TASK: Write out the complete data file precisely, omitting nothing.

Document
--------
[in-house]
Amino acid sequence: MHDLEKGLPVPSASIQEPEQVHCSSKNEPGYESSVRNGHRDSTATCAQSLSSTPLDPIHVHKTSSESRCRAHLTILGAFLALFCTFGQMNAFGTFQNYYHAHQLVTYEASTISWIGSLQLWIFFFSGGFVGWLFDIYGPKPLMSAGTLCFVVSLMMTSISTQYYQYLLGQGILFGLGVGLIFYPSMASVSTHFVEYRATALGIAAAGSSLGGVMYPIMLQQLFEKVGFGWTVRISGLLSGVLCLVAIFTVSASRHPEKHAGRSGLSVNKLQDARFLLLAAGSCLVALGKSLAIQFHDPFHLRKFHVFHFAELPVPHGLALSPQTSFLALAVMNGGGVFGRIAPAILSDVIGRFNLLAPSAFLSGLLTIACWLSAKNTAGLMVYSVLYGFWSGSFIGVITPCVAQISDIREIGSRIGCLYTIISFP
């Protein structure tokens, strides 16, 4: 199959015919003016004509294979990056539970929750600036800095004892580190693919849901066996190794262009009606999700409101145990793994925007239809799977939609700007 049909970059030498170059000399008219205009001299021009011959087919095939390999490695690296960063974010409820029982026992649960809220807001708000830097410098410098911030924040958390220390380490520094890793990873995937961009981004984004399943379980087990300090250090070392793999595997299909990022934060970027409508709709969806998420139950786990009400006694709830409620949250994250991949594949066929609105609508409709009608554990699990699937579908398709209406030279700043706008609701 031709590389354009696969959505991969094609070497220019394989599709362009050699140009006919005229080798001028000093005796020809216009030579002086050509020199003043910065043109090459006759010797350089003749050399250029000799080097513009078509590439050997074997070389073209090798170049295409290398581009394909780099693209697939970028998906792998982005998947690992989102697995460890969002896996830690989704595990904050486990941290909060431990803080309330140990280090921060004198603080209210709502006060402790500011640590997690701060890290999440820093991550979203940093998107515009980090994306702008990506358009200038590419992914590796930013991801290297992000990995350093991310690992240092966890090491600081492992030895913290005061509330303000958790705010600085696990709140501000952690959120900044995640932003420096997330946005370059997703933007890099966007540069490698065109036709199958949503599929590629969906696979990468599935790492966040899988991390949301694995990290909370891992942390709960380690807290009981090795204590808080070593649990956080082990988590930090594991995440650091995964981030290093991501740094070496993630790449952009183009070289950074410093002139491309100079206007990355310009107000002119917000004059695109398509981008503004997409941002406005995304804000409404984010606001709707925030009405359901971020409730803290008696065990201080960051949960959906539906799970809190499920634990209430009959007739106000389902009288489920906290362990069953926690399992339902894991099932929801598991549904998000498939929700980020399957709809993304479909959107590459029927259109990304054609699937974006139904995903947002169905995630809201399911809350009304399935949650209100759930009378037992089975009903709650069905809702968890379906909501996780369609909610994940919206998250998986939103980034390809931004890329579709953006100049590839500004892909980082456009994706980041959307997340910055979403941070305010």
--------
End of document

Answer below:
[in-house]
Amino acid sequence: MHDLEKGLPVPSASIQEPEQVHCSSKNEPGYESSVRNGHRDSTATCAQSLSSTPLDPIHVHKTSSESRCRAHLTILGAFLALFCTFGQMNAFGTFQNYYHAHQLVTYEASTISWIGSLQLWIFFFSGGFVGWLFDIYGPKPLMSAGTLCFVVSLMMTSISTQYYQYLLGQGILFGLGVGLIFYPSMASVSTHFVEYRATALGIAAAGSSLGGVMYPIMLQQLFEKVGFGWTVRISGLLSGVLCLVAIFTVSASRHPEKHAGRSGLSVNKLQDARFLLLAAGSCLVALGKSLAIQFHDPFHLRKFHVFHFAELPVPHGLALSPQTSFLALAVMNGGGVFGRIAPAILSDVIGRFNLLAPSAFLSGLLTIACWLSAKNTAGLMVYSVLYGFWSGSFIGVITPCVAQISDIREIGSRIGCLYTIISFP
């Protein structure tokens, strides 16, 4: 199959015919003016004509294979990056539970929750600036800095004892580190693919849901066996190794262009009606999700409101145990793994925007239809799977939609700007 049909970059030498170059000399008219205009001299021009011959087919095939390999490695690296960063974010409820029982026992649960809220807001708000830097410098410098911030924040958390220390380490520094890793990873995937961009981004984004399943379980087990300090250090070392793999595997299909990022934060970027409508709709969806998420139950786990009400006694709830409620949250994250991949594949066929609105609508409709009608554990699990699937579908398709209406030279700043706008609701 031709590389354009696969959505991969094609070497220019394989599709362009050699140009006919005229080798001028000093005796020809216009030579002086050509020199003043910065043109090459006759010797350089003749050399250029000799080097513009078509590439050997074997070389073209090798170049295409290398581009394909780099693209697939970028998906792998982005998947690992989102697995460890969002896996830690989704595990904050486990941290909060431990803080309330140990280090921060004198603080209210709502006060402790500011640590997690701060890290999440820093991550979203940093998107515009980090994306702008990506358009200038590419992914590796930013991801290297992000990995350093991310690992240092966890090491600081492992030895913290005061509330303000958790705010600085696990709140501000952690959120900044995640932003420096997330946005370059997703933007890099966007540069490698065109036709199958949503599929590629969906696979990468599935790492966040899988991390949301694995990290909370891992942390709960380690807290009981090795204590808080070593649990956080082990988590930090594991995440650091995964981030290093991501740094070496993630790449952009183009070289950074410093002139491309100079206007990355310009107000002119917000004059695109398509981008503004997409941002406005995304804000409404984010606001709707925030009405359901971020409730803290008696065990201080960051949960959906539906799970809190499920634990209430009959007739106000389902009288489920906290362990069953926690399992339902894991099932929801598991549904998000498939929700980020399957709809993304479909959107590459029927259109990304054609699937974006139904995903947002169905995630809201399911809350009304399935949650209100759930009378037992089975009903709650069905809702968890379906909501996780369609909610994940919206998250998986939103980034390809931004890329579709953006100049590839500004892909980082456009994706980041959307997340910055979403941070305010």